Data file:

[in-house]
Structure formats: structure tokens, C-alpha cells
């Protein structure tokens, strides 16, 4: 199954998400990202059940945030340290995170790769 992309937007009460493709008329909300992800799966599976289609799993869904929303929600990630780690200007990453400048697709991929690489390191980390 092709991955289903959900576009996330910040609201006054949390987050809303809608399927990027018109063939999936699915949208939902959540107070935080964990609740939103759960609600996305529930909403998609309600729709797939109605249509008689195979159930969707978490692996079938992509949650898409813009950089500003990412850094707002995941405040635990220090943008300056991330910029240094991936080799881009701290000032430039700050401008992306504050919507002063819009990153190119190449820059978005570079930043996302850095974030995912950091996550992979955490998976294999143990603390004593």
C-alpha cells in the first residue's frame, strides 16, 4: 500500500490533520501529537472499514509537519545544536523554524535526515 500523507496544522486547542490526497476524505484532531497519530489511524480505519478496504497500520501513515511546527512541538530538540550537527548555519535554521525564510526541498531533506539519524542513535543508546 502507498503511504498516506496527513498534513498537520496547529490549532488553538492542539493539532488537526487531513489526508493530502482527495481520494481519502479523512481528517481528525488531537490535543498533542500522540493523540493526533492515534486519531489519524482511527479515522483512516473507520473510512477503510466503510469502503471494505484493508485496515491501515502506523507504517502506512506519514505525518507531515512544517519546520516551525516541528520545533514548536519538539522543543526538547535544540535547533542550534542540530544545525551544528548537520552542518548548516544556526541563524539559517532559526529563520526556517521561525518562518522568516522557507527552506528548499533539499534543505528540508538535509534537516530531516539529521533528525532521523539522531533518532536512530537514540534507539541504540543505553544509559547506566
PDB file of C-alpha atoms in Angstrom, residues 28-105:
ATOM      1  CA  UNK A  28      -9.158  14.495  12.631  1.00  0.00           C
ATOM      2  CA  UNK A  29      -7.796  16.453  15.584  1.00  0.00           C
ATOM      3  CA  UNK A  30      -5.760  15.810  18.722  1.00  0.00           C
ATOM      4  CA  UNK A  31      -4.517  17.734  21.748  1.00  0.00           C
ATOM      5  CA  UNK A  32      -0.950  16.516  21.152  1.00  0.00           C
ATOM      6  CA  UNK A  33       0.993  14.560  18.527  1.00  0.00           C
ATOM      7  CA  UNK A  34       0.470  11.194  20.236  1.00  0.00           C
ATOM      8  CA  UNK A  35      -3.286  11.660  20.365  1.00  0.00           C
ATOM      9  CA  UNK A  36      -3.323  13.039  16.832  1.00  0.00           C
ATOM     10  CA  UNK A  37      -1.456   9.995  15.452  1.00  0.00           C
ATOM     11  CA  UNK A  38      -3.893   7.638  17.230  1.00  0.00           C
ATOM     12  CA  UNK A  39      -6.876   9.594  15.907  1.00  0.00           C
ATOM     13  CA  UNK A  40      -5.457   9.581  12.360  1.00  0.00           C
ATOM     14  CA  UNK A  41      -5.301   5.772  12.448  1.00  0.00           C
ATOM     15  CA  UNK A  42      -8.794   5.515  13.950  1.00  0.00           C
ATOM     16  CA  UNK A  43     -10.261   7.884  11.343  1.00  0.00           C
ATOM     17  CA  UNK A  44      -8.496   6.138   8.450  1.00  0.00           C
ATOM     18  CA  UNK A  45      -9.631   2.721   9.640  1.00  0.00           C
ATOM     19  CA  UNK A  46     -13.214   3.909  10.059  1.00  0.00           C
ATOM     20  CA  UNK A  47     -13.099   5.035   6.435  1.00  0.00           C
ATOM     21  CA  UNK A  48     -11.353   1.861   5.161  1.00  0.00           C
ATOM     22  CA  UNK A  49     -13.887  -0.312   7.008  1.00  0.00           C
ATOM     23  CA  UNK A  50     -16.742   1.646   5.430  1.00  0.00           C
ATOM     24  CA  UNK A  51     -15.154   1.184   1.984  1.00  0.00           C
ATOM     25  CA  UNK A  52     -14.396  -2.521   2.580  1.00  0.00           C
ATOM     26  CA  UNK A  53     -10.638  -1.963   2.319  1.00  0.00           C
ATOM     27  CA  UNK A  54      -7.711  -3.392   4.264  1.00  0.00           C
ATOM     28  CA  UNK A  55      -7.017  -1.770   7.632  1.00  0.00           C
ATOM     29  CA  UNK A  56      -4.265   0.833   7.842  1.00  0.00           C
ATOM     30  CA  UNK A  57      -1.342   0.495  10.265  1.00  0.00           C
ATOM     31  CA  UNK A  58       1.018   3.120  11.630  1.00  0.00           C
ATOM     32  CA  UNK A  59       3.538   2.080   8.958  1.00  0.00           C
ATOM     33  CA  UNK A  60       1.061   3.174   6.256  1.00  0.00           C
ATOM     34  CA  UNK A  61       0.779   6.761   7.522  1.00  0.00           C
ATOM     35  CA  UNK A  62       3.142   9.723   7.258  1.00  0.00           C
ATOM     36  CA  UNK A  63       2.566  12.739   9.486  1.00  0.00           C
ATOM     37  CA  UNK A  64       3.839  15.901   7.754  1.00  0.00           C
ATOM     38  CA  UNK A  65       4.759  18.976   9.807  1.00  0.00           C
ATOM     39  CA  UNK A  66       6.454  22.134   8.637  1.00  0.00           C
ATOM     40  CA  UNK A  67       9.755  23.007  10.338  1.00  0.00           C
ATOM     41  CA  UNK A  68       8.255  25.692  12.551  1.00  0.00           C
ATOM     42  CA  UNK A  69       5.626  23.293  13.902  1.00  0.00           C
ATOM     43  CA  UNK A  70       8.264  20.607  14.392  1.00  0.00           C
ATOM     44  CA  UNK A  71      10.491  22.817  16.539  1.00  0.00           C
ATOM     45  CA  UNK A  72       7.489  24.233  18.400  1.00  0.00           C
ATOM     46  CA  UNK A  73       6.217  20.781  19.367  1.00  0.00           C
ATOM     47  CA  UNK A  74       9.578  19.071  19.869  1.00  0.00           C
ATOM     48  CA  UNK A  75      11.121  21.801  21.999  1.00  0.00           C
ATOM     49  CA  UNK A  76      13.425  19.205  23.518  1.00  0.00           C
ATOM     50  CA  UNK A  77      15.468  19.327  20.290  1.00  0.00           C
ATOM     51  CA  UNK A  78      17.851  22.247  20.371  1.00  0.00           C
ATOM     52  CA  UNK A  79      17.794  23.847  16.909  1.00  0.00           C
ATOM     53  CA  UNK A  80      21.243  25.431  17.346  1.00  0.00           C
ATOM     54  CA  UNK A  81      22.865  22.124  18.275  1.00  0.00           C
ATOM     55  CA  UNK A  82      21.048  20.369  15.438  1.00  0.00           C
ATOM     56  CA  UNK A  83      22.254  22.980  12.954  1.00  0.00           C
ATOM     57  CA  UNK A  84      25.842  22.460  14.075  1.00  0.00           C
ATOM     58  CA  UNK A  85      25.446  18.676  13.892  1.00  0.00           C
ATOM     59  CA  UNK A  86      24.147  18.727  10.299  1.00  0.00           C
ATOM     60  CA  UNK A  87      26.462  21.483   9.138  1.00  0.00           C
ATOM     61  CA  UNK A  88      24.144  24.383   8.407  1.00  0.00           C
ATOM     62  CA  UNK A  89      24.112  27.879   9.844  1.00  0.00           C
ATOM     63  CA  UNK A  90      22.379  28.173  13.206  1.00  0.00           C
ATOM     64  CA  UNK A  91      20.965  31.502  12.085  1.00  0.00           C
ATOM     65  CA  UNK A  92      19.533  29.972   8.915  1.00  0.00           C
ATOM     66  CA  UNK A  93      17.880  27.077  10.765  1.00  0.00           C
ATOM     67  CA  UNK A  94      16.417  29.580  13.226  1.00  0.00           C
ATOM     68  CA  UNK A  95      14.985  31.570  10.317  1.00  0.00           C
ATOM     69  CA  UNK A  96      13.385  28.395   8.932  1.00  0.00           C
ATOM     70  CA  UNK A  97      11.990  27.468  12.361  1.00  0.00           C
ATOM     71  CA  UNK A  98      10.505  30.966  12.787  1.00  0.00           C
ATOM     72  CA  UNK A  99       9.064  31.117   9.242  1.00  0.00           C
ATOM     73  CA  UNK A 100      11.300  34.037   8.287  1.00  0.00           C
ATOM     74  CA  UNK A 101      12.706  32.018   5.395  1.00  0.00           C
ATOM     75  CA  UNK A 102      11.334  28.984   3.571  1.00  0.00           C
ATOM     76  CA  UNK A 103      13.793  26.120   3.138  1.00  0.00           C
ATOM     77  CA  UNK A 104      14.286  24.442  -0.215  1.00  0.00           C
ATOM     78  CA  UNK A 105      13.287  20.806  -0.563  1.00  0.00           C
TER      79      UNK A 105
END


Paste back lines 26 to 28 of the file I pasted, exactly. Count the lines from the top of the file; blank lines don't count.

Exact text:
ATOM     21  CA  UNK A  48     -11.353   1.861   5.161  1.00  0.00           C
ATOM     22  CA  UNK A  49     -13.887  -0.312   7.008  1.00  0.00           C
ATOM     23  CA  UNK A  50     -16.742   1.646   5.430  1.00  0.00           C